BACKGROUND: There are few reports of the relationship between electrocardiogram (ECG) findings and the age-related survival of acutely ill patients.
AIM: This study compared the 1-year survival curves of patients attending two Danish emergency departments (EDs) with normal and abnormal ECGs. Patients were divided into age groups from 20 to 90 years of age, and an abnormal ECG was defined as low QRS voltage (i.e. lead I + II <1.4 mV) or QTc interval prolongation >434 ms.
METHODS: A retrospective register-based observational study on 35 496 patients attending two Danish EDs, with 100% follow-up for 1 year.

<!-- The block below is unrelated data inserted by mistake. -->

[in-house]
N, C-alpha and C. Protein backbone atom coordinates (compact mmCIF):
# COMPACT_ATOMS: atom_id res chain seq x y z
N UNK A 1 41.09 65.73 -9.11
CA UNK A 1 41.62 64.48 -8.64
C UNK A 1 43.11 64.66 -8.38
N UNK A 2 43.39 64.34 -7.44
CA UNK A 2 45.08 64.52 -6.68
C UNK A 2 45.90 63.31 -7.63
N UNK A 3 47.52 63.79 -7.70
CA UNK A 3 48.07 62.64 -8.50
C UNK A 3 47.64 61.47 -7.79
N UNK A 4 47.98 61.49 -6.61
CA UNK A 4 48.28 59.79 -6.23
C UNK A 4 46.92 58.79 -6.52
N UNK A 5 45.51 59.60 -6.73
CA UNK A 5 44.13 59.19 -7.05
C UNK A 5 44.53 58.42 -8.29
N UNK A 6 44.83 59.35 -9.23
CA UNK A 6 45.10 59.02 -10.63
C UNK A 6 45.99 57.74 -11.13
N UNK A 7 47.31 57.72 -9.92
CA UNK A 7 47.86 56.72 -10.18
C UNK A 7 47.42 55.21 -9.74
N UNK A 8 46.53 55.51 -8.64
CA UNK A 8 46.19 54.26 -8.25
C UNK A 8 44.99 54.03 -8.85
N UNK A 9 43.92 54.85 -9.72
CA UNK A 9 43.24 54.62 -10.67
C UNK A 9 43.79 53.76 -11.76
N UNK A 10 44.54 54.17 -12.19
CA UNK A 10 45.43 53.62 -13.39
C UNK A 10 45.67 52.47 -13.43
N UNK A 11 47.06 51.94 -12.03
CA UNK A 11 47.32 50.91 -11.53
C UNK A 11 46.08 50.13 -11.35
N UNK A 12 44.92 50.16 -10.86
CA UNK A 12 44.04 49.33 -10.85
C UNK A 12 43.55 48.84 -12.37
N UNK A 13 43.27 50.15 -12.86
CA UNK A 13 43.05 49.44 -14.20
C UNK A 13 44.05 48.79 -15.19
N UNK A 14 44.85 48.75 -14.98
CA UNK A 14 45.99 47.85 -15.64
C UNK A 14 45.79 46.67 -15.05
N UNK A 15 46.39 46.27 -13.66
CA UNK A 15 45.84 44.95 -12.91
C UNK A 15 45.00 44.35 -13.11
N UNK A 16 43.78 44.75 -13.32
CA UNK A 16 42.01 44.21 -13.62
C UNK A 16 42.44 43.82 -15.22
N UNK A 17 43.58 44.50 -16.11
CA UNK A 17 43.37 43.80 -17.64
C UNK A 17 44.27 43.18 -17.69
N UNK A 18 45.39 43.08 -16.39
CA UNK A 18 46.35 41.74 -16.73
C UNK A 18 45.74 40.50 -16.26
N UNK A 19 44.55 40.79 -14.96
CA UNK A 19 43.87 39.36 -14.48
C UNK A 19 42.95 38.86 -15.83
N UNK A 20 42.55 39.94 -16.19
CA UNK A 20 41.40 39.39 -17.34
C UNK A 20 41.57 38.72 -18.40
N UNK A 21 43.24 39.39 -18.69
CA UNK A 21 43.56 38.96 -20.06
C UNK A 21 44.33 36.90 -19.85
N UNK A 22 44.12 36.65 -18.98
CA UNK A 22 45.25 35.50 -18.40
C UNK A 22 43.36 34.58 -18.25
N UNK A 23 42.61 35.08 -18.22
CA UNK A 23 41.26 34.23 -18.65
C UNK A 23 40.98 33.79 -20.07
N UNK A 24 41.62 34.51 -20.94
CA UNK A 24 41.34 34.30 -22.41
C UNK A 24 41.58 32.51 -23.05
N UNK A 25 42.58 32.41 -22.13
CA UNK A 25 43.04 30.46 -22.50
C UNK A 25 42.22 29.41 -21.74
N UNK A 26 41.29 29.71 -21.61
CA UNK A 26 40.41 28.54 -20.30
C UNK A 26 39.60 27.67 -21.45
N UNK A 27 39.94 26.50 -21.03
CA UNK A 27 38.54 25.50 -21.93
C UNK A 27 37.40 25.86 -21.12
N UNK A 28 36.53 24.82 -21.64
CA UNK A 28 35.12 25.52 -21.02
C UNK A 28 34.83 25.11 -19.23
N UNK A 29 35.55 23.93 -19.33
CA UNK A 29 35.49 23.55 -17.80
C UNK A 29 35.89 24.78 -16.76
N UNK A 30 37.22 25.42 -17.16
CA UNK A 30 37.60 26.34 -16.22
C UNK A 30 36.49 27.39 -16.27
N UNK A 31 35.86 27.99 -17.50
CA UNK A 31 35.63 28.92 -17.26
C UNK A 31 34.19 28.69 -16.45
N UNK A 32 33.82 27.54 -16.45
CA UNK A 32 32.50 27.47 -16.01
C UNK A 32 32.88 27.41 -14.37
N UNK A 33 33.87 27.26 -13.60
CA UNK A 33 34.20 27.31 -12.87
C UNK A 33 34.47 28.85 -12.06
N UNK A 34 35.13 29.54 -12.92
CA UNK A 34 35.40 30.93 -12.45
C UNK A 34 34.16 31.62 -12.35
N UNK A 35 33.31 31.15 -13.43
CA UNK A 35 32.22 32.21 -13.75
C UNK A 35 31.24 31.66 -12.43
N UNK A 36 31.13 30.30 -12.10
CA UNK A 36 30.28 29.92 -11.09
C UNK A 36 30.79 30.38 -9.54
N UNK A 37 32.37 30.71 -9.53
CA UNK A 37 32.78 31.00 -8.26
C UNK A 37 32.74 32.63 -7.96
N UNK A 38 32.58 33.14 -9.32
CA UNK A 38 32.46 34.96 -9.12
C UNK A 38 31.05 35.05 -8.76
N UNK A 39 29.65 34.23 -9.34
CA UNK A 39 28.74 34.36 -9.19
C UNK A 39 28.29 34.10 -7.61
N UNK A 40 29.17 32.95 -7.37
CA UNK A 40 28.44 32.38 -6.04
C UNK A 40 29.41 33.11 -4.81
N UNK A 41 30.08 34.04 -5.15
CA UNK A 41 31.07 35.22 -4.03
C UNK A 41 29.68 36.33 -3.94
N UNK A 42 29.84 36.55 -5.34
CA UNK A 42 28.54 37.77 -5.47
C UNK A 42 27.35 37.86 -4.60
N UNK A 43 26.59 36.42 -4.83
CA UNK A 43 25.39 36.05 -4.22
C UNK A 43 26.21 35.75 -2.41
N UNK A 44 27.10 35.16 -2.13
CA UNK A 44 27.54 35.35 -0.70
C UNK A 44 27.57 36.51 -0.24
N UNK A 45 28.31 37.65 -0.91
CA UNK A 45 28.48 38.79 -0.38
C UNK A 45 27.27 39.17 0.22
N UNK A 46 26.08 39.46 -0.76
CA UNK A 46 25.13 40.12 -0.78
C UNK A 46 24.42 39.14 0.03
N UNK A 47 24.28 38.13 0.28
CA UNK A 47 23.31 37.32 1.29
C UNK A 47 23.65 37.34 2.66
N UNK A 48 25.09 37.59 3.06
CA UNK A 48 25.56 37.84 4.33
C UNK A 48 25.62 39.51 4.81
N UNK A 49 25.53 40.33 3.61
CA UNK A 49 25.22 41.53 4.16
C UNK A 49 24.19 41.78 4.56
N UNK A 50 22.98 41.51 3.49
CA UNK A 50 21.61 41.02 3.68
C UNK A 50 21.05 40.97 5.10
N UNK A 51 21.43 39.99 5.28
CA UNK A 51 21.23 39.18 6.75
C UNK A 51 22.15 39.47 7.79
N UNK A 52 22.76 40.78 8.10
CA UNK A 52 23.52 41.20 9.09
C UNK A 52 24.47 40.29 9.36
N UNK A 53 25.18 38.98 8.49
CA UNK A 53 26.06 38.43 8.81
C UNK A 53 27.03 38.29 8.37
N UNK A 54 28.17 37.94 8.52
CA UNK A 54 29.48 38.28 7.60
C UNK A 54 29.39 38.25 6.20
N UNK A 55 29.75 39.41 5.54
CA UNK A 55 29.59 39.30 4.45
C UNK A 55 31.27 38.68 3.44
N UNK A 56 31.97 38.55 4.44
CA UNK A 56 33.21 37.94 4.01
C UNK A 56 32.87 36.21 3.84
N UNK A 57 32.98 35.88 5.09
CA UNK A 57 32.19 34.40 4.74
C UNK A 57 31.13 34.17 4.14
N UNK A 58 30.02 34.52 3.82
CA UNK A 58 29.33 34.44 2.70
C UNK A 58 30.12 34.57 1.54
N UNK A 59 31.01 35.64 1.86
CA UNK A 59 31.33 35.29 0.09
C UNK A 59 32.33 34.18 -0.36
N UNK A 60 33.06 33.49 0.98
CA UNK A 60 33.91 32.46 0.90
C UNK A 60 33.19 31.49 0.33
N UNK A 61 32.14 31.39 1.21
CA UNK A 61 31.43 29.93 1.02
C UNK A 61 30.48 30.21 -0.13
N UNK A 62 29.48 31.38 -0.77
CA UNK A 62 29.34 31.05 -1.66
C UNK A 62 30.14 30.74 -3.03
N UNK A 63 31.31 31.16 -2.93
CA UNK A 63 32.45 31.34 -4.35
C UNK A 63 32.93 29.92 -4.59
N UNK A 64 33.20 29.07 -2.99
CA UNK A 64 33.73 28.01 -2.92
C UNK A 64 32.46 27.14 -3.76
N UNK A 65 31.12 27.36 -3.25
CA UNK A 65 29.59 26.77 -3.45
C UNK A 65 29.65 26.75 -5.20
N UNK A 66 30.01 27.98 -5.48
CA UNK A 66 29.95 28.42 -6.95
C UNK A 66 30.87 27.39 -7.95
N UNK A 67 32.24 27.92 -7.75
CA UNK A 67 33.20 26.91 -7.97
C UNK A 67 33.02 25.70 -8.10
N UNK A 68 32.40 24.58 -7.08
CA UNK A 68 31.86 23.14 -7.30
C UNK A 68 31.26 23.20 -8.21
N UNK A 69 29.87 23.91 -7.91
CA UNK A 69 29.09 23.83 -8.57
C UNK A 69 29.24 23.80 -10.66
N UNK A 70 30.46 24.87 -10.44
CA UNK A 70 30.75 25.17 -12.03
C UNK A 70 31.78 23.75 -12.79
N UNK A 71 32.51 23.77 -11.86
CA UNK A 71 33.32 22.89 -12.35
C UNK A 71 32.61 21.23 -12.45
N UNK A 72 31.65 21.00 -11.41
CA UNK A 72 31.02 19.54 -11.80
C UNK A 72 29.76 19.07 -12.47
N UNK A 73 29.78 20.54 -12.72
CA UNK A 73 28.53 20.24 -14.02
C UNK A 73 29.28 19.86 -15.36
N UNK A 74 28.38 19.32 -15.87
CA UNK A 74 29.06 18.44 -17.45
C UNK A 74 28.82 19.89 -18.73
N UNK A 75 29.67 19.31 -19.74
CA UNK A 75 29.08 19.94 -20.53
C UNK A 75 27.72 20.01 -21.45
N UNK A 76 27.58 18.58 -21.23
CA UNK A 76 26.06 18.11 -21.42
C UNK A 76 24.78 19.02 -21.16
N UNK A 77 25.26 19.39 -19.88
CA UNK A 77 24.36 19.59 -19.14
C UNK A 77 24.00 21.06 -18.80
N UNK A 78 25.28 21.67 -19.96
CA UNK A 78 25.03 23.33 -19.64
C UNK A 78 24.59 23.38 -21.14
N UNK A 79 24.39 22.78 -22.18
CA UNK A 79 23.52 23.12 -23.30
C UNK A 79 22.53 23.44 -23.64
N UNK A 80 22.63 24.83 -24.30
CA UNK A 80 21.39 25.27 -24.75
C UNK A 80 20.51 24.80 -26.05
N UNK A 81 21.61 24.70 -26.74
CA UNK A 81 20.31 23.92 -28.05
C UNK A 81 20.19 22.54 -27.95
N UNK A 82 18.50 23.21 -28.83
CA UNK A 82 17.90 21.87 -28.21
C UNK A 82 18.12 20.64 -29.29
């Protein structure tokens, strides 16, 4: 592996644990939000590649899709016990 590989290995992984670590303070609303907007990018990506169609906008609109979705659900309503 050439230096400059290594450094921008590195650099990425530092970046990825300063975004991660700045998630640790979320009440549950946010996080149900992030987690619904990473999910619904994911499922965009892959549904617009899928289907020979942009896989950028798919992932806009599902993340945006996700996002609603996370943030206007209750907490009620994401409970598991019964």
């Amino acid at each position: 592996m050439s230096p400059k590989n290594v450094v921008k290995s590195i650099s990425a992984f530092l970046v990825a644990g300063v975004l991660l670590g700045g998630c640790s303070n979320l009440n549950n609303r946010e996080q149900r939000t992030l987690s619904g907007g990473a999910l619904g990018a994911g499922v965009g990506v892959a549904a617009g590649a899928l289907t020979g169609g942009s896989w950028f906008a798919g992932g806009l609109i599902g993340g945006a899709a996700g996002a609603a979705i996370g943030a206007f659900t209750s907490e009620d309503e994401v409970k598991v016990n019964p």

RESULTS: ECG abnormality increases linearly with age, and between 30 and 70 years of age. Patients aged 20-29 years with ECG abnormalities are more than four times more likely to die within a year than patients of the same age with a normal ECG. An individual with an abnormal ECG has the same risk of dying within a year as an individual with a normal ECG who is 10 years older. After 70 years of age this tight relationship ends, but for younger individuals with an abnormal ECG the increase in mortality is even higher.
CONCLUSION: An ECG may be a simple practical estimate of age-related survival. For a patient under 70 years, an abnormal QRS voltage or a prolonged QTc interval may increase 1-year mortality to that of a patient ∼10 years older.
|Status||Udgivet - 10. maj 2022|